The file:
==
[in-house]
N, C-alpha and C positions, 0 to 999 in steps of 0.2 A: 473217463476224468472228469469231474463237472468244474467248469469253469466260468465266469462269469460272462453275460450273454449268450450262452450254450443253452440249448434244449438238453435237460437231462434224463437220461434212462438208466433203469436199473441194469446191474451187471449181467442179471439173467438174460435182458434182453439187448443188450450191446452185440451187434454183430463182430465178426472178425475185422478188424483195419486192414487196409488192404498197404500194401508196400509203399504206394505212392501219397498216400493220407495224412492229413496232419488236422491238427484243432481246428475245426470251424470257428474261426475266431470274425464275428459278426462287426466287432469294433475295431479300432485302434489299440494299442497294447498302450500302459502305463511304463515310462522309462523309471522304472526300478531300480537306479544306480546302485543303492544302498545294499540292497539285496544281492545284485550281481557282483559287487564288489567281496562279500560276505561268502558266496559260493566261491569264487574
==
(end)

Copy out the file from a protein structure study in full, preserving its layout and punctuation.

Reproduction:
[in-house]
N, C-alpha and C positions, 0 to 999 in steps of 0.2 A: 473217463476224468472228469469231474463237472468244474467248469469253469466260468465266469462269469460272462453275460450273454449268450450262452450254450443253452440249448434244449438238453435237460437231462434224463437220461434212462438208466433203469436199473441194469446191474451187471449181467442179471439173467438174460435182458434182453439187448443188450450191446452185440451187434454183430463182430465178426472178425475185422478188424483195419486192414487196409488192404498197404500194401508196400509203399504206394505212392501219397498216400493220407495224412492229413496232419488236422491238427484243432481246428475245426470251424470257428474261426475266431470274425464275428459278426462287426466287432469294433475295431479300432485302434489299440494299442497294447498302450500302459502305463511304463515310462522309462523309471522304472526300478531300480537306479544306480546302485543303492544302498545294499540292497539285496544281492545284485550281481557282483559287487564288489567281496562279500560276505561268502558266496559260493566261491569264487574